Seminar: AM Anglistik Literatur II: Romance - Details
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Veranstaltungsname Seminar: AM Anglistik Literatur II: Romance
Semester WiSe 2023/24
Aktuelle Anzahl der Teilnehmenden 19
Heimat-Einrichtung Englische Literatur und Kultur
Veranstaltungstyp Seminar in der Kategorie Offizielle Lehrveranstaltungen
Erster Termin Donnerstag, 12.10.2023 10:15 - 11:45, Ort: Seminarraum 3 [AKStr.35] (Angl.)
Teilnehmende Studierende ab dem 2 Fachsemester
Voraussetzungen erfolgreich abgeschlossenes Basismodul Literaturwissenschaft
Lernorganisation Walpole, Horace. The Castle of Otranto. ed. Michael Gamer. Penguin Classics, 2001.
Bronte, Emily. Wuthering Heights. ed. Pauline Nestor. Penguin Classics, 2003.
Byatt, Antonia S. Possession: A Romance. Vintage, 1991.

NB please be aware that there are substantial printing difference between editions of this text published for British or US readers respectively. Try to obtain a British version! For more on this, see here:

Additional reading to prepare yourself for this course:
Regis, Pamela. "Part Two: The Romance Novel Defined" in A Natural History of the Romance Novel. U of Pennsylvania Press, 2007. (see Stud-IP for the PDF of this chapter)
Leistungsnachweis Referat, Tests, schriftliche Hausarbeit
Studiengänge (für) BA Anglistik und Amerikanistik 90.
SWS 2 von 4
ECTS-Punkte 5



NB: Please be aware that all these texts are long and complex novels and that this course entails considerable reading!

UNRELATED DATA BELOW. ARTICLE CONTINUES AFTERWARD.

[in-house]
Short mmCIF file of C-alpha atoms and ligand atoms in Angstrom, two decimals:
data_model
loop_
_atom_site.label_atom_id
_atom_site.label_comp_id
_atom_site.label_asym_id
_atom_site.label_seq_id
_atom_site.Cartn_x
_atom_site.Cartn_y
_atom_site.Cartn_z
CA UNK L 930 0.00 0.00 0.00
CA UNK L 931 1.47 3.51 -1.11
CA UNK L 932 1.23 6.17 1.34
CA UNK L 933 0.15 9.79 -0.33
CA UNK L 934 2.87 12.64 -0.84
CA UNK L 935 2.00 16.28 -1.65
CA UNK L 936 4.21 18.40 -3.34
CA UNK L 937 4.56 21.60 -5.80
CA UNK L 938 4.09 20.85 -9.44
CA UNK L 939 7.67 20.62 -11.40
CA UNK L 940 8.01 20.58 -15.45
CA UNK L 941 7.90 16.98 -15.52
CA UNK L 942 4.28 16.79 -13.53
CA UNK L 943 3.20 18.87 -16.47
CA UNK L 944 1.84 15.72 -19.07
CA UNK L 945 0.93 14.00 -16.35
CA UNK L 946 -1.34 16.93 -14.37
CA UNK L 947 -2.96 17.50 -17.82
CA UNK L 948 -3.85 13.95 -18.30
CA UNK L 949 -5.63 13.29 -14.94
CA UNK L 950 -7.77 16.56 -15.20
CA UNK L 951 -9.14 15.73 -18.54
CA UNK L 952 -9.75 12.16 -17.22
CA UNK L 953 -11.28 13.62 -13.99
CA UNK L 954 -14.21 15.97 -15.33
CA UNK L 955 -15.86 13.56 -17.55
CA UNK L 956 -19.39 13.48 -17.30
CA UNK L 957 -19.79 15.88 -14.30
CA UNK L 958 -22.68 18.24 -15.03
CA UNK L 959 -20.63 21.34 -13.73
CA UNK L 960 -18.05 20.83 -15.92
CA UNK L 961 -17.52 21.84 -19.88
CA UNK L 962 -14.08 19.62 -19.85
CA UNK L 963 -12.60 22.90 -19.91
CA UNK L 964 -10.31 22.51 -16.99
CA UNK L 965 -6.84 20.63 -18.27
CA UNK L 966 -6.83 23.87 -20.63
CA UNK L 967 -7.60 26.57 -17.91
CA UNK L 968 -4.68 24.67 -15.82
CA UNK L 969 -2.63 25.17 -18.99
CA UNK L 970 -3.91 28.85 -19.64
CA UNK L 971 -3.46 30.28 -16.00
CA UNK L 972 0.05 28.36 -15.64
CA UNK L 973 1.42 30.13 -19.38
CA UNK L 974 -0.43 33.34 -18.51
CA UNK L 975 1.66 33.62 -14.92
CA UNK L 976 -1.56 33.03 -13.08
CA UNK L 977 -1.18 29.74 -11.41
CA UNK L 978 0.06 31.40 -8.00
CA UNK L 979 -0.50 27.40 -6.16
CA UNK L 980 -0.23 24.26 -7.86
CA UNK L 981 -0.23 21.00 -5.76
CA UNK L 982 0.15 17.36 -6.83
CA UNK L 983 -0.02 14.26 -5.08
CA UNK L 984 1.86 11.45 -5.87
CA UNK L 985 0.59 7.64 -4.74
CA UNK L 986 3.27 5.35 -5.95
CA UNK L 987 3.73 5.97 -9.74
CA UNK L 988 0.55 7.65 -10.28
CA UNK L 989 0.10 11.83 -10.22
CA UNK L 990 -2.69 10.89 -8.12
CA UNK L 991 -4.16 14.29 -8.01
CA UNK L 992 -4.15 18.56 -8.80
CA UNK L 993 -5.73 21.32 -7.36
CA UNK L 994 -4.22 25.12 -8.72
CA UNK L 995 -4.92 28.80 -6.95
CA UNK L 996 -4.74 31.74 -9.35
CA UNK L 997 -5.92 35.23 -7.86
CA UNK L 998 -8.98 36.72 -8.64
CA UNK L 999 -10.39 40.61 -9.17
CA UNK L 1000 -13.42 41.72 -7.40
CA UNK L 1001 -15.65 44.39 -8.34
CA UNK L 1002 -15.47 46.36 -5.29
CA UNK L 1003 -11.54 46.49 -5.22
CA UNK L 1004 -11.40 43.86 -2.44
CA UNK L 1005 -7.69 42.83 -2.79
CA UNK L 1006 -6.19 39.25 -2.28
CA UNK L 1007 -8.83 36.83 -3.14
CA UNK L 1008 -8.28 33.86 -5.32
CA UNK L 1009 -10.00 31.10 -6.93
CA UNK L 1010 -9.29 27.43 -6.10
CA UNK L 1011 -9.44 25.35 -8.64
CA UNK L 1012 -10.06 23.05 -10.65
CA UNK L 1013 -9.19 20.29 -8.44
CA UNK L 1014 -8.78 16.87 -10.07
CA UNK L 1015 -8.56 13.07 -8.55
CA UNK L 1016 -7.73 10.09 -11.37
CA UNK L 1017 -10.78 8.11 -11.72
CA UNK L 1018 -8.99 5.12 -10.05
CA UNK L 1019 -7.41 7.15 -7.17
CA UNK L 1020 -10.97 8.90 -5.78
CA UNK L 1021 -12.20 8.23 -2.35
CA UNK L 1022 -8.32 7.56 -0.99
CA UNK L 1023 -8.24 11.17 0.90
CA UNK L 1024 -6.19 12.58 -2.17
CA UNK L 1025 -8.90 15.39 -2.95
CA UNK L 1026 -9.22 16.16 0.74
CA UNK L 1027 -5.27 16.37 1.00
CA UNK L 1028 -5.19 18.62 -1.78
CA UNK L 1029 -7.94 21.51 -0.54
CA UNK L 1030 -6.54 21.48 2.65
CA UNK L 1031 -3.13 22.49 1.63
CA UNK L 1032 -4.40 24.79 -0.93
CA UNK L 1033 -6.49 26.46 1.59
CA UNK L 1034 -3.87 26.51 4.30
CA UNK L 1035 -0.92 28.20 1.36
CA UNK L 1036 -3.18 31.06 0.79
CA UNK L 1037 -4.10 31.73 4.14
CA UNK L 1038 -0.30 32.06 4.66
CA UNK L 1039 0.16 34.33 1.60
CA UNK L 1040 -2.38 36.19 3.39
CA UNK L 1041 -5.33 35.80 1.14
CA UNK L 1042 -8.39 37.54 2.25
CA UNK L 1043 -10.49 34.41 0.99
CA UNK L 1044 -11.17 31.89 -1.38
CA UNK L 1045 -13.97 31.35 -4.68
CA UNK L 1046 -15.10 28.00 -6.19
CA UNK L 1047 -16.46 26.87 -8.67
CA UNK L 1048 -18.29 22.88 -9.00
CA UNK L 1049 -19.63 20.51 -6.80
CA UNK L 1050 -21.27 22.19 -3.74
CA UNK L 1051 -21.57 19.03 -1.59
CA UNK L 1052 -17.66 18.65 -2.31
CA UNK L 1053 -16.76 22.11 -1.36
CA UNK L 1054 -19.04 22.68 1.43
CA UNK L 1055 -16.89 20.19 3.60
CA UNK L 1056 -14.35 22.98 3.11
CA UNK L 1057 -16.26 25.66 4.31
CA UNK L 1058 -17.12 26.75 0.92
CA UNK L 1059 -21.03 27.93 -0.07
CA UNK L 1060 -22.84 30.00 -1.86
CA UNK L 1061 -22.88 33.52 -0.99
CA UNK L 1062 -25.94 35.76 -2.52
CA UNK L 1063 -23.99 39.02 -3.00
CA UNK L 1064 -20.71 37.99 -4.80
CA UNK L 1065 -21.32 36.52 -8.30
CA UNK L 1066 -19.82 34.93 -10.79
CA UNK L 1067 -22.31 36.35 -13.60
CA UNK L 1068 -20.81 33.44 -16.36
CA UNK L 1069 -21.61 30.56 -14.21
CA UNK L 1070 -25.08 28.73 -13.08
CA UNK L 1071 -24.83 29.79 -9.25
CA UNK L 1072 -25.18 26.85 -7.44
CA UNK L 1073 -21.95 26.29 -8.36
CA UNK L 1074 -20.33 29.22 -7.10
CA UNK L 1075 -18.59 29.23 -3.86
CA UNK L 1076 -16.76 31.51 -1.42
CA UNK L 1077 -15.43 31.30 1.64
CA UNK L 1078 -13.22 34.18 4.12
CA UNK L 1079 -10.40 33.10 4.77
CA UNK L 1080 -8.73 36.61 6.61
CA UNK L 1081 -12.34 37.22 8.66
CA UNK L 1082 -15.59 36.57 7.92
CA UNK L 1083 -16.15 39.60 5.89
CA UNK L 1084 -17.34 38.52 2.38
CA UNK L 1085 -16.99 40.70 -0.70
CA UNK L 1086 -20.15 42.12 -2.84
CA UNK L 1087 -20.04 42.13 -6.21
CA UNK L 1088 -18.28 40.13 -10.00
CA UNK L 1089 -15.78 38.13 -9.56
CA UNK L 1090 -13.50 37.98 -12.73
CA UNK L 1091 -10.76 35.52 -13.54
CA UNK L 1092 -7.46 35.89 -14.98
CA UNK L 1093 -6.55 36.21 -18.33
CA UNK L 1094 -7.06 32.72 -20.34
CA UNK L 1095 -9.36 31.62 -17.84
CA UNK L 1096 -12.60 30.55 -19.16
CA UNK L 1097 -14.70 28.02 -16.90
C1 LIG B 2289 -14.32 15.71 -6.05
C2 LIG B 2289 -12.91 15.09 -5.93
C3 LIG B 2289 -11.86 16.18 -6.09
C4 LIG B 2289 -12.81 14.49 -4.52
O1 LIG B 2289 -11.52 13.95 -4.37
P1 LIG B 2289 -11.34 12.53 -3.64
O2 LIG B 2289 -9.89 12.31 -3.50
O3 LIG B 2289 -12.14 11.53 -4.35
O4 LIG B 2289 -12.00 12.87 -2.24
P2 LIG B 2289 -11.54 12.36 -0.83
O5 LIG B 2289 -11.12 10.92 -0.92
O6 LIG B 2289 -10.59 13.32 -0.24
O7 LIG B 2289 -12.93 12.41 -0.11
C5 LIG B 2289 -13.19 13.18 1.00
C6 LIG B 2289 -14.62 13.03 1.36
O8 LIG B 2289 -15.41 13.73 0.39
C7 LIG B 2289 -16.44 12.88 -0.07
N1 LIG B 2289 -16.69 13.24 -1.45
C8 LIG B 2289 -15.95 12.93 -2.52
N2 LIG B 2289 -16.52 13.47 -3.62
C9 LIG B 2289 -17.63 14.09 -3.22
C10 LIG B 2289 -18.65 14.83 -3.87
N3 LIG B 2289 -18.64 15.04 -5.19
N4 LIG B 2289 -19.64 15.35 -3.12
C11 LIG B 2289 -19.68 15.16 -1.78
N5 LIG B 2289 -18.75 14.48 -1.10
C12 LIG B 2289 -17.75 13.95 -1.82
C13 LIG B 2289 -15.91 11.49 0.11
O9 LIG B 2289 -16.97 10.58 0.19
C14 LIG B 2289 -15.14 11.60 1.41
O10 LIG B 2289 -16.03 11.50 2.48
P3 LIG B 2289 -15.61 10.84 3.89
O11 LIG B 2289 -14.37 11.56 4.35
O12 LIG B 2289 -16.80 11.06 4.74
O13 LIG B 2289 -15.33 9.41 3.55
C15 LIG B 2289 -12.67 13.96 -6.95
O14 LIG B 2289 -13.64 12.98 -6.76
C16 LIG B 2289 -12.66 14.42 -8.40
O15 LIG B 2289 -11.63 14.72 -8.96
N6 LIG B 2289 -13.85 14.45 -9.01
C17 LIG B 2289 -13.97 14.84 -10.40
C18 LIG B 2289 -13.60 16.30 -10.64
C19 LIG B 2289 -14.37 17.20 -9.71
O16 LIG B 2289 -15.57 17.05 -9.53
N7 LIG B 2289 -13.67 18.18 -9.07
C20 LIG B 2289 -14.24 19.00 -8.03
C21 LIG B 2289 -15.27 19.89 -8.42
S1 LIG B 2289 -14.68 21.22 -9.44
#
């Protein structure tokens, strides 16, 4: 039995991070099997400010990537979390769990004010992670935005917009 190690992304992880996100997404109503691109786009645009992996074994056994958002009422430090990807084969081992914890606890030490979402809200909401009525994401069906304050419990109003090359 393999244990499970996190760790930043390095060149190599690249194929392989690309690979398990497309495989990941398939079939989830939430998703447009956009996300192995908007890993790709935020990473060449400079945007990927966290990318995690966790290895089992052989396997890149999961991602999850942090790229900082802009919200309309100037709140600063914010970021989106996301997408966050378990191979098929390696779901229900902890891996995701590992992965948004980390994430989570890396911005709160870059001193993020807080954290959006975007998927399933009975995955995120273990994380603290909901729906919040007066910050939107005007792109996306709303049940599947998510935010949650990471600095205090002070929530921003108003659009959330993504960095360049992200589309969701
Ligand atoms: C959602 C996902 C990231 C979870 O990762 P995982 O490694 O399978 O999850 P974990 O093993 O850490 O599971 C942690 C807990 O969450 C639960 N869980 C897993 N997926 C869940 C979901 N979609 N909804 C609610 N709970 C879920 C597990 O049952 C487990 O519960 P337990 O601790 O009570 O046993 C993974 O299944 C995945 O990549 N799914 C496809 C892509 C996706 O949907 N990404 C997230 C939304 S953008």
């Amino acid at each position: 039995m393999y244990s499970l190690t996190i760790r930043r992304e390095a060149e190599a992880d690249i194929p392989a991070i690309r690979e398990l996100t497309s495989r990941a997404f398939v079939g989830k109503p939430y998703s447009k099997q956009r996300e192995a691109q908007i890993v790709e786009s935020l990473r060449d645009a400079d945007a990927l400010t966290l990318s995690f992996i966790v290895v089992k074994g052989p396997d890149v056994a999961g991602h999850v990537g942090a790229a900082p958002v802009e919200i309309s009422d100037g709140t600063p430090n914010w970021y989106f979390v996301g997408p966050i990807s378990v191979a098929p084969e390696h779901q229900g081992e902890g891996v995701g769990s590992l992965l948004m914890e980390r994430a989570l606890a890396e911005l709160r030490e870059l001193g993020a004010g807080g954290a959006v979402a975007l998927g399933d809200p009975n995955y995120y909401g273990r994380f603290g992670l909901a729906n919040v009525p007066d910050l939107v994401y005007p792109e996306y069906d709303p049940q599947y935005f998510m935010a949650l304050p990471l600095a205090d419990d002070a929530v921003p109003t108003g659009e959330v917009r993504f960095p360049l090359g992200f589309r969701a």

The Romance has come a long way from its Hellenistic episodal roots, and can be considered as much an alternative model to the novel as its precursor. Baggy, shapeless and often cliché-ridden, it poses definite challenges of its own to an analytical approach. This seminar, a part of the AM II on genre, will be tracing the British Romance’s path from ironic 18th century origins to intricate post-modern narratives. Through an analysis of selected key works, including Horace Walpole's "The Castle of Otranto," Emily Brontë's "Wuthering Heights," and A.S. Byatt's "Possession," we will dissect the genre's transformations. We will examine how Walpole's ironic hoax unwittingly laid the groundwork for gothic fiction. While Brontë's late-Romantic adaptation of Romance topoi challenges her contemporaries’ conventions, the modern bodice-ripper romance ironically owes much to her novel, as several movie adaptations attest. Byatt's post-modern perspective on the other hand interweaves both romance and irony and has produced an outstanding work of Neo-Victorianism as well as a satire on contemporary academic pursuits. While the genre in its more generic forms has only recently become a point of academic interest, these (canonized) works show that throughout history, the romance has continued to inform the novel and vice versa to great benefit of both forms. Please obtain the above-listed printed versions of our course readings!